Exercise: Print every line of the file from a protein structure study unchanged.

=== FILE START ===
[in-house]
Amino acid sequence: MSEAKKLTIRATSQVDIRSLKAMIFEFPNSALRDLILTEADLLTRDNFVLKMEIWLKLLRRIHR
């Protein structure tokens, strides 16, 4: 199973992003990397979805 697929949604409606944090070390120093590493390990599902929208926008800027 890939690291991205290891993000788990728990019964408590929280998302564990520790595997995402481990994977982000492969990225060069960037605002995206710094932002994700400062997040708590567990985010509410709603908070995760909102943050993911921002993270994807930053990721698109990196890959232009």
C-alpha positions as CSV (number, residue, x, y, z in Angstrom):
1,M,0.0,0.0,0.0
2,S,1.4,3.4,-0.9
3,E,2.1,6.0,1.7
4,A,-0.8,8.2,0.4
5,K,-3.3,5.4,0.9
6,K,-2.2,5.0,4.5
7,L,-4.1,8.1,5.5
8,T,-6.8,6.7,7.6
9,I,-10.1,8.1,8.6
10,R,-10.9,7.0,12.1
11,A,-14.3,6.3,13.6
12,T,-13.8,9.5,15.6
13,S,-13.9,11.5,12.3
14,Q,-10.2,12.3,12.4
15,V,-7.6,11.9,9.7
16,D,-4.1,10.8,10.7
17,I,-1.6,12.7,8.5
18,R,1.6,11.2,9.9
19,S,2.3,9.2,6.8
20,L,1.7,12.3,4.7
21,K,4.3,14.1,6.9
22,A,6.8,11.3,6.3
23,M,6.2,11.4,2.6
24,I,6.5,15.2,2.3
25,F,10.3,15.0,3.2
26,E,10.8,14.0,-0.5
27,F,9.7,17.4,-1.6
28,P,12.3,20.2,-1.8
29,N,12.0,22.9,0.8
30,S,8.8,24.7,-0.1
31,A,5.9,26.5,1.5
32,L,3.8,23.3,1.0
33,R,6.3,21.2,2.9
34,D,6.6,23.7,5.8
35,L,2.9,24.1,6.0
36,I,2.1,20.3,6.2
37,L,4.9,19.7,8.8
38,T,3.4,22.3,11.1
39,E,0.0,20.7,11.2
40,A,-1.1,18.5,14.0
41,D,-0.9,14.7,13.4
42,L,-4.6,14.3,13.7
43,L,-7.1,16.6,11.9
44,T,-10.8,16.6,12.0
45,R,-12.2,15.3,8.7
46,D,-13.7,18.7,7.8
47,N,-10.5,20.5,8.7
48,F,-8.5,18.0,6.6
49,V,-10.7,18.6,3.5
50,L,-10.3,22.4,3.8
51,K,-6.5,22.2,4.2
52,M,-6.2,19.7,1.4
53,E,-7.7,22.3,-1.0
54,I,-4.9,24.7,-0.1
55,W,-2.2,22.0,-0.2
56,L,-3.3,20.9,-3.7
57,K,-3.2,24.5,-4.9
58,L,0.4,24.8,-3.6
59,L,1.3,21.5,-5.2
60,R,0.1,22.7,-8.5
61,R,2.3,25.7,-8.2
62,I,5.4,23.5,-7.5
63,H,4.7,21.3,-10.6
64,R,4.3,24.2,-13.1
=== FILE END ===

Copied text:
[in-house]
Amino acid sequence: MSEAKKLTIRATSQVDIRSLKAMIFEFPNSALRDLILTEADLLTRDNFVLKMEIWLKLLRRIHR
């Protein structure tokens, strides 16, 4: 199973992003990397979805 697929949604409606944090070390120093590493390990599902929208926008800027 890939690291991205290891993000788990728990019964408590929280998302564990520790595997995402481990994977982000492969990225060069960037605002995206710094932002994700400062997040708590567990985010509410709603908070995760909102943050993911921002993270994807930053990721698109990196890959232009």
C-alpha positions as CSV (number, residue, x, y, z in Angstrom):
1,M,0.0,0.0,0.0
2,S,1.4,3.4,-0.9
3,E,2.1,6.0,1.7
4,A,-0.8,8.2,0.4
5,K,-3.3,5.4,0.9
6,K,-2.2,5.0,4.5
7,L,-4.1,8.1,5.5
8,T,-6.8,6.7,7.6
9,I,-10.1,8.1,8.6
10,R,-10.9,7.0,12.1
11,A,-14.3,6.3,13.6
12,T,-13.8,9.5,15.6
13,S,-13.9,11.5,12.3
14,Q,-10.2,12.3,12.4
15,V,-7.6,11.9,9.7
16,D,-4.1,10.8,10.7
17,I,-1.6,12.7,8.5
18,R,1.6,11.2,9.9
19,S,2.3,9.2,6.8
20,L,1.7,12.3,4.7
21,K,4.3,14.1,6.9
22,A,6.8,11.3,6.3
23,M,6.2,11.4,2.6
24,I,6.5,15.2,2.3
25,F,10.3,15.0,3.2
26,E,10.8,14.0,-0.5
27,F,9.7,17.4,-1.6
28,P,12.3,20.2,-1.8
29,N,12.0,22.9,0.8
30,S,8.8,24.7,-0.1
31,A,5.9,26.5,1.5
32,L,3.8,23.3,1.0
33,R,6.3,21.2,2.9
34,D,6.6,23.7,5.8
35,L,2.9,24.1,6.0
36,I,2.1,20.3,6.2
37,L,4.9,19.7,8.8
38,T,3.4,22.3,11.1
39,E,0.0,20.7,11.2
40,A,-1.1,18.5,14.0
41,D,-0.9,14.7,13.4
42,L,-4.6,14.3,13.7
43,L,-7.1,16.6,11.9
44,T,-10.8,16.6,12.0
45,R,-12.2,15.3,8.7
46,D,-13.7,18.7,7.8
47,N,-10.5,20.5,8.7
48,F,-8.5,18.0,6.6
49,V,-10.7,18.6,3.5
50,L,-10.3,22.4,3.8
51,K,-6.5,22.2,4.2
52,M,-6.2,19.7,1.4
53,E,-7.7,22.3,-1.0
54,I,-4.9,24.7,-0.1
55,W,-2.2,22.0,-0.2
56,L,-3.3,20.9,-3.7
57,K,-3.2,24.5,-4.9
58,L,0.4,24.8,-3.6
59,L,1.3,21.5,-5.2
60,R,0.1,22.7,-8.5
61,R,2.3,25.7,-8.2
62,I,5.4,23.5,-7.5
63,H,4.7,21.3,-10.6
64,R,4.3,24.2,-13.1